A few people have leveled a criticism of crowdsourcing and social software that they encourage people to work for free. Online examples include Wikipedia and the "flag as spam" button. In fact, online sites have found success with getting their users to flag things as objectionable so that moderators of high-traffic and high-participation sites can focus on building and maintaining the site and not have to worry about reading every post/comment. A certain section of critics resent that users of the site "work for free" while the site or service owner gets rich.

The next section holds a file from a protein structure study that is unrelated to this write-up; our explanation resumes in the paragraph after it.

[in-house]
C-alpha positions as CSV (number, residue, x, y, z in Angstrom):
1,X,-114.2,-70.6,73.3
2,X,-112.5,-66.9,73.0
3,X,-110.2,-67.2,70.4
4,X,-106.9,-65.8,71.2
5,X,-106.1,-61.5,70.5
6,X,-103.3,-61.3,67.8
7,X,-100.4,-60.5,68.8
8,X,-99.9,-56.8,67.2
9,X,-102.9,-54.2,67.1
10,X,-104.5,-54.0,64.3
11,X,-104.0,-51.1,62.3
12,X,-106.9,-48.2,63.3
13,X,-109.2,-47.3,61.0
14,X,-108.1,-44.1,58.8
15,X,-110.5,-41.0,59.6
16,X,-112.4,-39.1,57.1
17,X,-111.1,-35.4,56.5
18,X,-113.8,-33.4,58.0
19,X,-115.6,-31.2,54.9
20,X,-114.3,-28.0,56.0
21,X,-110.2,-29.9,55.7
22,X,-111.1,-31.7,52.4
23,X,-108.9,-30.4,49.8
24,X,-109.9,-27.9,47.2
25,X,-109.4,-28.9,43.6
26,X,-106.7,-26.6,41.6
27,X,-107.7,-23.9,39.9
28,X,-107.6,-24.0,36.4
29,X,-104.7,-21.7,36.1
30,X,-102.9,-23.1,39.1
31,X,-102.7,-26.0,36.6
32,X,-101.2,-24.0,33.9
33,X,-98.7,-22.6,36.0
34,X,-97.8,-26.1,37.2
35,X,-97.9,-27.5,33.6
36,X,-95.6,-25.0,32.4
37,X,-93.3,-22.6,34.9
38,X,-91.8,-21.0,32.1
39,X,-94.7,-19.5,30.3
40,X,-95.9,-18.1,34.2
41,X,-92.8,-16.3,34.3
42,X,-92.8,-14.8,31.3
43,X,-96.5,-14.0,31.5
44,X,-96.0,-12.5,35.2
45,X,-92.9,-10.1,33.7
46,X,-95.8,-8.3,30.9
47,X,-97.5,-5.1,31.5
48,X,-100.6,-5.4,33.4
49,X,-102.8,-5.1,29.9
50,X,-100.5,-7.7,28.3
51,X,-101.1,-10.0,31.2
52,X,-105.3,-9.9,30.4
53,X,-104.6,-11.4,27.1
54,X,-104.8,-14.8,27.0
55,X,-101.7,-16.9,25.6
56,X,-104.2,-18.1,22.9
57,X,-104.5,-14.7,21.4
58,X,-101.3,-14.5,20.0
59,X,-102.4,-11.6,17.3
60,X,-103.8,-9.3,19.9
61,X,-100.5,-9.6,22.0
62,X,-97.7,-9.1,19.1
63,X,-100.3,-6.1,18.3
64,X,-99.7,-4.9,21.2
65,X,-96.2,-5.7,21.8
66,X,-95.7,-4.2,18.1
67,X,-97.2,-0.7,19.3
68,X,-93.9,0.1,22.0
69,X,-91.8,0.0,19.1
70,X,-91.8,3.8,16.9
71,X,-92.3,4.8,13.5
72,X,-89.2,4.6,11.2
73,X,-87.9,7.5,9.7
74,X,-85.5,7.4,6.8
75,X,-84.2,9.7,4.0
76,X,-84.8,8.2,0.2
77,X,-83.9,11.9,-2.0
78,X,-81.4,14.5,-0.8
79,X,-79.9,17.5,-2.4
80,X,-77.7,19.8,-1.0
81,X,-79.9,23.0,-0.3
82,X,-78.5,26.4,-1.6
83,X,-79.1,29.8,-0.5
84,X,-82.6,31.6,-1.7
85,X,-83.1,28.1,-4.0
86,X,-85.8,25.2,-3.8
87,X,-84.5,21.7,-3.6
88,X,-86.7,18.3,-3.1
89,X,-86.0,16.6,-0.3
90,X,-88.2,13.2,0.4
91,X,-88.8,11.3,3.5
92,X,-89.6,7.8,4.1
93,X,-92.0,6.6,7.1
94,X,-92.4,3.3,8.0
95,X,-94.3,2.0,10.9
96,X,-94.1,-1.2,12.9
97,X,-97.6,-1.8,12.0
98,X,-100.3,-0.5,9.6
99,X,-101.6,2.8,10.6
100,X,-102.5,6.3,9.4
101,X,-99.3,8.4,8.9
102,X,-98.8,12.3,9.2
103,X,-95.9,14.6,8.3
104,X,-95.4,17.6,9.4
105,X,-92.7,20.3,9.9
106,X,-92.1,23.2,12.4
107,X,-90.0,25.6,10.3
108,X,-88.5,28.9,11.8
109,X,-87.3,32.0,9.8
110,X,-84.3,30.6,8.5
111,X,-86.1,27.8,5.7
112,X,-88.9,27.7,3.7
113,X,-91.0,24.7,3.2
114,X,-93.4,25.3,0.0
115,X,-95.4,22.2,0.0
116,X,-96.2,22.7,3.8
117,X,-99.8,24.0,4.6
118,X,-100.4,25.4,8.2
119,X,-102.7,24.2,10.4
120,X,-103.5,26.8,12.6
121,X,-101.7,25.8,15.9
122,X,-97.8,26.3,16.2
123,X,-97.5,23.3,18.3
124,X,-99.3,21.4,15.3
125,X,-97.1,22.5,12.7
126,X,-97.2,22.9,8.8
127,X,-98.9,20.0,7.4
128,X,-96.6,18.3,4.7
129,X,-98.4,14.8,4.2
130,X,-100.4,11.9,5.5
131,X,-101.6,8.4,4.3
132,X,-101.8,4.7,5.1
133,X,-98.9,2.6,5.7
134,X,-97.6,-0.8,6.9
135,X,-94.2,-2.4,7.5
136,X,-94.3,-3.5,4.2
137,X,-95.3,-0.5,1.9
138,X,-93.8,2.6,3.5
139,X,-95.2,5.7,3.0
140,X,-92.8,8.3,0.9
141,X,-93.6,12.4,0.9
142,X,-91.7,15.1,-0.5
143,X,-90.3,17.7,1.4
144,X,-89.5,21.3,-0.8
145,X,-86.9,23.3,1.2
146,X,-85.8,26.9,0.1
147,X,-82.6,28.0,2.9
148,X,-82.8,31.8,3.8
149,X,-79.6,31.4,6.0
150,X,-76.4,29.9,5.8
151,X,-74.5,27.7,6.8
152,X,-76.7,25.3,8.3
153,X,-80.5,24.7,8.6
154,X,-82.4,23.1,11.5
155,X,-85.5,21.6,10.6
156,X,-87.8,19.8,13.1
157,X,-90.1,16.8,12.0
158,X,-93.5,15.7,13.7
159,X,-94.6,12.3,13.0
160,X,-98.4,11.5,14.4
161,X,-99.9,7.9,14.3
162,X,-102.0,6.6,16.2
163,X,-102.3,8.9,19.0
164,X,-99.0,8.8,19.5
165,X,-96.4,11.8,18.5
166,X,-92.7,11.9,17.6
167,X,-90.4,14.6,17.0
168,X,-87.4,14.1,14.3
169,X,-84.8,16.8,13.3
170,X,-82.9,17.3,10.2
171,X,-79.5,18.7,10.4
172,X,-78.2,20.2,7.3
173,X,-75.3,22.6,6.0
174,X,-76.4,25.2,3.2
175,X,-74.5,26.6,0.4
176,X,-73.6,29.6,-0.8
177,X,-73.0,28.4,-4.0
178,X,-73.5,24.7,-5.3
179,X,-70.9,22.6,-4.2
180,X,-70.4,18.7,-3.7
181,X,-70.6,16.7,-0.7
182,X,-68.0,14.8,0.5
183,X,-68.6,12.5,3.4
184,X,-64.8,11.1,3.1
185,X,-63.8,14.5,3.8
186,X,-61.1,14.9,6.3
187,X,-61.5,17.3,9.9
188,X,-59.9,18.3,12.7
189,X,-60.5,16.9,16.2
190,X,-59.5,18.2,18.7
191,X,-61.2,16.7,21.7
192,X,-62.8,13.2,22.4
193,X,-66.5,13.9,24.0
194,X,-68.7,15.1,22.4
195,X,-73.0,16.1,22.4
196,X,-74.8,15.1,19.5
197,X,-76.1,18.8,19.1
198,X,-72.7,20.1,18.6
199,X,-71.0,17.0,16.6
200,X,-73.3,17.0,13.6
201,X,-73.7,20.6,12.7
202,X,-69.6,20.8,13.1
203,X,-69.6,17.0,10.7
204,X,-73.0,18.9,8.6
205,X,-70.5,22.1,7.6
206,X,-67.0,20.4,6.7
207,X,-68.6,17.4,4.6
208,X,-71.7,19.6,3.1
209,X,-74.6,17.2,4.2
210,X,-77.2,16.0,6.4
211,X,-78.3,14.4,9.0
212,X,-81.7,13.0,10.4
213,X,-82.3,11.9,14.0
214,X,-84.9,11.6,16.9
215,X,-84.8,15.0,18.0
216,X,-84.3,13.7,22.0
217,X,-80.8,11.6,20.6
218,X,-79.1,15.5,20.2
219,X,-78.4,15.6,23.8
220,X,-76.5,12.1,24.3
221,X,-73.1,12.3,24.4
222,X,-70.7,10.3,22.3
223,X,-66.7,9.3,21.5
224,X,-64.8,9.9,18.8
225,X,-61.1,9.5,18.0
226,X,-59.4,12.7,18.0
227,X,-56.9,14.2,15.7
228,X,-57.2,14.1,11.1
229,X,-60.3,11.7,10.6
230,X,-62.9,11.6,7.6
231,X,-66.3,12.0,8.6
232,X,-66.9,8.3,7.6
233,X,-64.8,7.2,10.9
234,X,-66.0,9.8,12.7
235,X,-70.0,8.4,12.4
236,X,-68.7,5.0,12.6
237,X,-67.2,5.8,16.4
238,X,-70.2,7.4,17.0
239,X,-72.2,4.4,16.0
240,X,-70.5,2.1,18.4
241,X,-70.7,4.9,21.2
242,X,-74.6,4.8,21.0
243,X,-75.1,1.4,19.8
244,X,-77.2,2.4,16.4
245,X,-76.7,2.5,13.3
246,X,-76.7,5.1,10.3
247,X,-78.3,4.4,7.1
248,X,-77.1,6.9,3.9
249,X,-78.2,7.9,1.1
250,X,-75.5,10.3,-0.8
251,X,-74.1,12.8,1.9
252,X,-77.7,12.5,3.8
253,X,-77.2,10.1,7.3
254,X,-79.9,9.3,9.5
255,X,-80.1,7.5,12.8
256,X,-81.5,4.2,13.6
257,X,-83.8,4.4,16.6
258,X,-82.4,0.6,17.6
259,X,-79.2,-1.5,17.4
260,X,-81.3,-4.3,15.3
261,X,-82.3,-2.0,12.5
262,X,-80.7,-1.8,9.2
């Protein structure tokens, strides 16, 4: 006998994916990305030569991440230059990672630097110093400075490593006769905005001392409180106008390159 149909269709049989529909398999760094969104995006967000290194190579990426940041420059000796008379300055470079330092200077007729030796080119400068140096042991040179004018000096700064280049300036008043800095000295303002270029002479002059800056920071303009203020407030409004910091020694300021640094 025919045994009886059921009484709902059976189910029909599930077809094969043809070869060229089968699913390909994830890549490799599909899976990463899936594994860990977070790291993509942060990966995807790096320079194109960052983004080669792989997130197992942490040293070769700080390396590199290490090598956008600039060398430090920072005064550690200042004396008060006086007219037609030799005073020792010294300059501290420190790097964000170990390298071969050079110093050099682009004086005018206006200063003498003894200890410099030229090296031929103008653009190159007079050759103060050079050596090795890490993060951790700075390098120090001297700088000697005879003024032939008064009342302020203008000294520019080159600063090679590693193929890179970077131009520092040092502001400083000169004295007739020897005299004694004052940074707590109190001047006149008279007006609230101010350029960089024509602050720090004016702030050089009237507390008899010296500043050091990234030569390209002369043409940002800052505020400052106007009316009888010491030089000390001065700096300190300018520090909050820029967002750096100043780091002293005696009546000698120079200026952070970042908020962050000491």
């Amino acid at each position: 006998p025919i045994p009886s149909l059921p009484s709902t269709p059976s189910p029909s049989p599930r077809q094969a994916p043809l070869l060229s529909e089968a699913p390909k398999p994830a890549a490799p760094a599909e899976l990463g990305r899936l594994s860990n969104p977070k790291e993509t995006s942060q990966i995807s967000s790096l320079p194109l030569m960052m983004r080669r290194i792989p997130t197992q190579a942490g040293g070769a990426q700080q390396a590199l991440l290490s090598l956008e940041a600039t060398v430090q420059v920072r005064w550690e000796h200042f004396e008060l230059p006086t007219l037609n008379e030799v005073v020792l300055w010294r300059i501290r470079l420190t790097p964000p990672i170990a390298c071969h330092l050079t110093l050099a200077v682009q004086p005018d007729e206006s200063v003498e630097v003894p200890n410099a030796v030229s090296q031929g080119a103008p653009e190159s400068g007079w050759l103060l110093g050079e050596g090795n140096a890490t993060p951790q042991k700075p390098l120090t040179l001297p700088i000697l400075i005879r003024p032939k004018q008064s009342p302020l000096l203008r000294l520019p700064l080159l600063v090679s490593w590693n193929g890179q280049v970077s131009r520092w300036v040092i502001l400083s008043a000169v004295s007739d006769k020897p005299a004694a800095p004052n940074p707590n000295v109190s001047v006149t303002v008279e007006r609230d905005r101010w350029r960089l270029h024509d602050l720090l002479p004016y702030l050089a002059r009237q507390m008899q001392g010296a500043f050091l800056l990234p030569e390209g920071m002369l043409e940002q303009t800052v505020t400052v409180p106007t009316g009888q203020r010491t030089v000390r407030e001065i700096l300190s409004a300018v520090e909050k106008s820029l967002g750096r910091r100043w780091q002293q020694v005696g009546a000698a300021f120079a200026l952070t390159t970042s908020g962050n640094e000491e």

I want to make the places that I live better. Some of those places are online, others are not. I'm OK with spending the few seconds each time to block a follower on Twitter if that acts as a signal to Twitter the company the investigate and possibly remove that account. I'm OK with editing a Wikipedia page if something is wrong or out of date and the fix is easy, and by making that fix or addition, make the Internet experience a bit better. I want attribution for most things, so in the Wikipedia example, I aim to make the change associated with my account there.